Nonemergent condition: Meaning “not a life-threatening emergency,” this is defined as routine examinations, diagnostic work-ups for chronic conditions, routine prenatal care, elective surgery, and scheduled follow up visits for prior emergency conditions. Receiving nonemergent care in an emergency room setting is usually not covered by health plans.

Nonformulary covered prescriptions: Drugs that are not specifically listed on an insurer’s formulary are considered non-formulary drugs and typically have a higher cost for the member. (Occasionally an insurer make may a list of prescription drugs that are nonformulary, to make it easier for members to compare.)

Nonpreferred/Nonparticipating provider: Please see ACA Uniform Glossary.

Nurse practitioner: A registered nurse who has advanced skills in the assessment of physical and psychosocial health status of individuals, families, and groups.

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Obamacare: See ACA.

Open Enrollment: An annual period, usually occurring shortly before the beginning of a new plan year, during which eligible people can enroll for health insurance benefits and/or change their elections from the previous year. Unless you have a qualifying special event, this is typically the only time of year that you can enroll in a health insurance plan.

OTC: See Over-the-Counter Drug or Medicine.

Out-of-area: That area that is outside your insurer’s service area.

Out-of-network co-insurance: Please see ACA Uniform Glossary.

Out-of-network co-payment: Please see ACA Uniform Glossary.

Out-of-panel provider: Usually called a “nonparticipating” or “non-network” provider, this is a  provider who is not a part of the panel of doctors and other providers selected for your healthplan’s provider network.

Out-of-pocket limit (OOP): Please see ACA Uniform Glossary.

Outpatient: A person who visits a clinic, emergency room, or health facility and receives healthcare without being admitted as an overnight patient.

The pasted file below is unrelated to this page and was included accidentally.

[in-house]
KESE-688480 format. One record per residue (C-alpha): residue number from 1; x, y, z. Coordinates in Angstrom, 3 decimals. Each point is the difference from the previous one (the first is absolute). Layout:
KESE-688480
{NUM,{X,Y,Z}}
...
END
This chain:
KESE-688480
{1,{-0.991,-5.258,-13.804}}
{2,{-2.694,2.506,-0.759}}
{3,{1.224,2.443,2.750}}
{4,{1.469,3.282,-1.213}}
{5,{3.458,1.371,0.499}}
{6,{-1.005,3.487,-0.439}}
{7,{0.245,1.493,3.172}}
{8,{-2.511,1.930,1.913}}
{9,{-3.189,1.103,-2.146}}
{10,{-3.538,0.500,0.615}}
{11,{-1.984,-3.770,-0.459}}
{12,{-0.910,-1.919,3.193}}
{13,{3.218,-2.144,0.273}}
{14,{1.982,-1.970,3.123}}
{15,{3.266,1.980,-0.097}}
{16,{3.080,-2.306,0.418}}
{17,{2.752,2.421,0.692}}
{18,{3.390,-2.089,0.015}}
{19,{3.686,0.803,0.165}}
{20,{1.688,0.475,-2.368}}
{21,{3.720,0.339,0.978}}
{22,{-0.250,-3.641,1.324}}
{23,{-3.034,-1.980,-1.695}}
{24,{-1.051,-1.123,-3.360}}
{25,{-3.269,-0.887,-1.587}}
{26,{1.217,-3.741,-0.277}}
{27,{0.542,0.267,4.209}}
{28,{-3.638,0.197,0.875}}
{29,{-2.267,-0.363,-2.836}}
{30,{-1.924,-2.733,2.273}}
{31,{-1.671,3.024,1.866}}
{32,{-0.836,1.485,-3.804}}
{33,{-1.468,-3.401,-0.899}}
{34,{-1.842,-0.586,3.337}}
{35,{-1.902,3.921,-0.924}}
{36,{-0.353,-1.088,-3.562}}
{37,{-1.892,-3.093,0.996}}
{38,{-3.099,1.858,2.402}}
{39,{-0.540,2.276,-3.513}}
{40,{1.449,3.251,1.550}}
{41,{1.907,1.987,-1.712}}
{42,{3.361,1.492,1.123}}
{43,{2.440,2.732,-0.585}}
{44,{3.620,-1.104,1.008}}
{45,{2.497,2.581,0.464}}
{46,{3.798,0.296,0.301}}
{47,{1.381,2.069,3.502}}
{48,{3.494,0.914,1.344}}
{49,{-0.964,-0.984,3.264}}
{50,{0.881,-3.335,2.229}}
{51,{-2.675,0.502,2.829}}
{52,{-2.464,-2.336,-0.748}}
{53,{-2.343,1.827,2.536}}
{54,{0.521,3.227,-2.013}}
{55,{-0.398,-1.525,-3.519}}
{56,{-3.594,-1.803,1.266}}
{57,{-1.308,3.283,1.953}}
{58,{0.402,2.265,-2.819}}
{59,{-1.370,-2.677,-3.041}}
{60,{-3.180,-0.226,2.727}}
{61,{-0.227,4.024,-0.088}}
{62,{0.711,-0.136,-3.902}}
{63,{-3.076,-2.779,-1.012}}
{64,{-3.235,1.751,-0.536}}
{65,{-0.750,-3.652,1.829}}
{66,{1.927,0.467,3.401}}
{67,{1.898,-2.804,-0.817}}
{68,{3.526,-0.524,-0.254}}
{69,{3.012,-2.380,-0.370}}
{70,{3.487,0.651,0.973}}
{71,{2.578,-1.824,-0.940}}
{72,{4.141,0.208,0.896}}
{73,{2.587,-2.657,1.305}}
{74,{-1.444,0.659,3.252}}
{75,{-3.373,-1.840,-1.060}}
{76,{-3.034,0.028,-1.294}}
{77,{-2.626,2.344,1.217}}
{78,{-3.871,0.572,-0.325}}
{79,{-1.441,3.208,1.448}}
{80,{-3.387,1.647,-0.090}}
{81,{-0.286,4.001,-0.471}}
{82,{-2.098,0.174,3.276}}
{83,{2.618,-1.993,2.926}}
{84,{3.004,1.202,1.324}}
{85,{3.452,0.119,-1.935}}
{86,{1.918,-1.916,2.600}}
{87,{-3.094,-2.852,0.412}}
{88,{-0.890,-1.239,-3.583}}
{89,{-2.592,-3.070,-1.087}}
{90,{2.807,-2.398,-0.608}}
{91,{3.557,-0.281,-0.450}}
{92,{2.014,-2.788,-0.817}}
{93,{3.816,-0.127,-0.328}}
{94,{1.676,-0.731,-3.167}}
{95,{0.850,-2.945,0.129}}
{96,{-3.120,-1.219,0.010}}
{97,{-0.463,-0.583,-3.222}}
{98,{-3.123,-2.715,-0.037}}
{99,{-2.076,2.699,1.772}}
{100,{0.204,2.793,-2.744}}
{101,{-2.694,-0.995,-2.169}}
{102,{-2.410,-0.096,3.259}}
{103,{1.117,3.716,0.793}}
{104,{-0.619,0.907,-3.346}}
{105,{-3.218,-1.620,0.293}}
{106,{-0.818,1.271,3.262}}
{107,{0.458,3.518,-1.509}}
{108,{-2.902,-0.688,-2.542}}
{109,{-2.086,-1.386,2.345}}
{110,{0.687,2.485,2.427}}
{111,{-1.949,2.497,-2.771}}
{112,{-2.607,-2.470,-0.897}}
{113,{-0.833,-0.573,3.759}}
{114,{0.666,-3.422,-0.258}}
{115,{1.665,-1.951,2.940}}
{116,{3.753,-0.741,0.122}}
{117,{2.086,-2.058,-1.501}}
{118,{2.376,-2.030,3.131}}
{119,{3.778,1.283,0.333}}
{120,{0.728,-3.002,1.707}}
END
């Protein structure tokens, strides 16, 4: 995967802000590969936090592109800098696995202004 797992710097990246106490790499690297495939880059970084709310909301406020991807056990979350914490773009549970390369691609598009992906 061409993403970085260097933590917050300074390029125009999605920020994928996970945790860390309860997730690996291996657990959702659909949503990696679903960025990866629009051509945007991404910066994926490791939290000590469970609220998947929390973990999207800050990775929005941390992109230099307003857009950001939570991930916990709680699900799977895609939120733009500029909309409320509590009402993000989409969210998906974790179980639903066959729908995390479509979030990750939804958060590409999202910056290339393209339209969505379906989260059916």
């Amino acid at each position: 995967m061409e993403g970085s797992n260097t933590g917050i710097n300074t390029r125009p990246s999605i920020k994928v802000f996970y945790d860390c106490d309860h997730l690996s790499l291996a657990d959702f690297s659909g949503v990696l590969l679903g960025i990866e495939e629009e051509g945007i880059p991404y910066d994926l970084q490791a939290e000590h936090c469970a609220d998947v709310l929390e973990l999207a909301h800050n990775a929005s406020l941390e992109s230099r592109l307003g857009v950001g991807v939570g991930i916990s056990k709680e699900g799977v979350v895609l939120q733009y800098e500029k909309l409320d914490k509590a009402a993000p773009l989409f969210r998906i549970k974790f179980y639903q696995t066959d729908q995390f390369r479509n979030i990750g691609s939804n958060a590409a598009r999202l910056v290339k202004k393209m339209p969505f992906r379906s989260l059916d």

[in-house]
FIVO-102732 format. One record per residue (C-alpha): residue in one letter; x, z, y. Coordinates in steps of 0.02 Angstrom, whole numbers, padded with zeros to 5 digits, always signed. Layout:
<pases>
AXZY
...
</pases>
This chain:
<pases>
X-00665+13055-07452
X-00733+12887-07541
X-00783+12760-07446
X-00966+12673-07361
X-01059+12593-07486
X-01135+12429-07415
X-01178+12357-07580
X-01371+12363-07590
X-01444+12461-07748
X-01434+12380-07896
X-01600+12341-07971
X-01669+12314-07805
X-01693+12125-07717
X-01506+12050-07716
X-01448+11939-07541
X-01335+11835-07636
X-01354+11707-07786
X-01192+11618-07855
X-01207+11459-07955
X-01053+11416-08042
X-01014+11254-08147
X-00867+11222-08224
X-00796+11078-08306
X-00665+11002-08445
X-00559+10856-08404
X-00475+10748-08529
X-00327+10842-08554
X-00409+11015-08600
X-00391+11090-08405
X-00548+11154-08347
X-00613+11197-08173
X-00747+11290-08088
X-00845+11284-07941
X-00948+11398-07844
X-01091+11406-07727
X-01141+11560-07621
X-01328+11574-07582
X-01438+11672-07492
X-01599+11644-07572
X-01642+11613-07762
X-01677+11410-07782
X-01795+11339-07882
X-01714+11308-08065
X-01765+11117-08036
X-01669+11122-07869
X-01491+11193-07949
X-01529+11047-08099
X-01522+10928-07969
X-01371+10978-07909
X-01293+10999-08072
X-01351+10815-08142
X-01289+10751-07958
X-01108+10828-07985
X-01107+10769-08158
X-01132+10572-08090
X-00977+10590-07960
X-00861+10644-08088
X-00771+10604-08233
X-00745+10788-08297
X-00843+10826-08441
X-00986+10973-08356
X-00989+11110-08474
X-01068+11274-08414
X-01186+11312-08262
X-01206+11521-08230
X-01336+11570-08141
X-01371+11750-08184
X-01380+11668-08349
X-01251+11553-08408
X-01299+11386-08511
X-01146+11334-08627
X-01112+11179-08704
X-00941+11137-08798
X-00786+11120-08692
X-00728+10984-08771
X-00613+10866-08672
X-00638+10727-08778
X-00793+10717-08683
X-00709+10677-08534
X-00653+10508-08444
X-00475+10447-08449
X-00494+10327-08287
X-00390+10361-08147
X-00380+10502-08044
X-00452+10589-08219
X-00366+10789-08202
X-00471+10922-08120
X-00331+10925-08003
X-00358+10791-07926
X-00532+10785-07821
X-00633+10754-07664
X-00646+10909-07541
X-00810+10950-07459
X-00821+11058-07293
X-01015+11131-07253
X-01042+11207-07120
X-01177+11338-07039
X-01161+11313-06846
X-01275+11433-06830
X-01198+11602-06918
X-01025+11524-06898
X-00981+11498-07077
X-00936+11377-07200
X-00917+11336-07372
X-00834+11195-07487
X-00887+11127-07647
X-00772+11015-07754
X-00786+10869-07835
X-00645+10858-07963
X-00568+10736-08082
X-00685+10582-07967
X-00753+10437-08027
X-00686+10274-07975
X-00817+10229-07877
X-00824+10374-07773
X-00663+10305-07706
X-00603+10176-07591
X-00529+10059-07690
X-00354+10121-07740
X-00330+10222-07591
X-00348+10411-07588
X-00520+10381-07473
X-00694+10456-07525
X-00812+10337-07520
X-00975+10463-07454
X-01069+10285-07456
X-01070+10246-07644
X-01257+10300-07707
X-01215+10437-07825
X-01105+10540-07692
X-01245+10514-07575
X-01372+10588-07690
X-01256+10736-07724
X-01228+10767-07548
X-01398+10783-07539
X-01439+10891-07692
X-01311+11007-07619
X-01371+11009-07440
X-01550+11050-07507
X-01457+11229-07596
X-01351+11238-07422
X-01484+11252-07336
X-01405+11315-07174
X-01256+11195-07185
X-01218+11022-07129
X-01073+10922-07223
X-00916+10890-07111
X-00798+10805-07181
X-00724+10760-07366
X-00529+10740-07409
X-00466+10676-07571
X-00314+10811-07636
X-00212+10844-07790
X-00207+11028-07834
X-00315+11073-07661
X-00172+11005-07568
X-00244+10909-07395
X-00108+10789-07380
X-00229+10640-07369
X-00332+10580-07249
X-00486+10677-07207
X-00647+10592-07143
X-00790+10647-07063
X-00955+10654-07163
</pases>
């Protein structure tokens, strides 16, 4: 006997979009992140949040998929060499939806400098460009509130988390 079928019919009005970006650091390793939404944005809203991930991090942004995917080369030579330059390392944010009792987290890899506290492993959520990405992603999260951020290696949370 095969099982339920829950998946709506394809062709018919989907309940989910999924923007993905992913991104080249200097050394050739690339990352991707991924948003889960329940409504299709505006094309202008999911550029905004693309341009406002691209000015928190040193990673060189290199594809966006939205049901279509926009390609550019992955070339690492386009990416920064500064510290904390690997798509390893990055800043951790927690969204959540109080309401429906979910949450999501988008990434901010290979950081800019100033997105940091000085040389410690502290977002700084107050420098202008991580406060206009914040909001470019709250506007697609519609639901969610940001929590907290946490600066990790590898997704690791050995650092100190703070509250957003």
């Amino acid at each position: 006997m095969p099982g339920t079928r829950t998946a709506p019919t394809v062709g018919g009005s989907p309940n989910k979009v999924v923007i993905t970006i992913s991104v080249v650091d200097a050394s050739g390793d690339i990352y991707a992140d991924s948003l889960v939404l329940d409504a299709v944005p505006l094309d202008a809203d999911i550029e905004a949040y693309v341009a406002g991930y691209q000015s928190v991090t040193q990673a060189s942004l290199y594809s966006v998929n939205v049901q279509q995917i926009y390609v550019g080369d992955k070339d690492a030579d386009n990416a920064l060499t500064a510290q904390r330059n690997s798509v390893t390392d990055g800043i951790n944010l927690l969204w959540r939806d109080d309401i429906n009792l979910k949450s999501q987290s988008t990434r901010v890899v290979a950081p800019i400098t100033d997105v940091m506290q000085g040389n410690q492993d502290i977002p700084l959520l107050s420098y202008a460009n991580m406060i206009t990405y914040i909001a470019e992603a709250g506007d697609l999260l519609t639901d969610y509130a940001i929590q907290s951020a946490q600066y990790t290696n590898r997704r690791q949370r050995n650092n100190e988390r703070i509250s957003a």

Outpatient care: Care given to a person that does not require an overnight stay in a bed in a licensed hospital, nursing home, or other facility.

Over-the-Counter (OTC) drug or medicine: A drug or medicine that is sold lawfully without a prescription.

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Participating provider panel: A listing of the providers and facilities that have contracted with your health insurer to provide services at a discount to members.

PBM: Pharmacy Benefit Manager

PCP: See Primary Care Provider.

PDL: See Preferred Drug List.

PHI: See Protected Health Information.

Physician: A person duly licensed and qualified to practice medicine in the state where his/her practice is located.

Physician services: Please see ACA Uniform Glossary.

Plan: Please see ACA Uniform Glossary.

Plan administration: Management of a health plan, including accounting, billing, personnel, marketing, and legal services.

Plan Year: The 12-month period on which a plan operates. Note: the plan year may or may not be the same as the benefit year. Your policy or plan description/handbook should indicate which month is the start of each plan year.

Point of Service (POS): A type of health plan in which you may pay less (or have a higher level of benefits) if you use doctors, hospitals, and other healthcare providers that belong to a plan’s network.

Policyholder: The employer or individual to which the health insurance contract is issued and in whose name the policy is written. In a plan contracting directly with the individual or family, the policyholder is the individual to whom the contract is issued.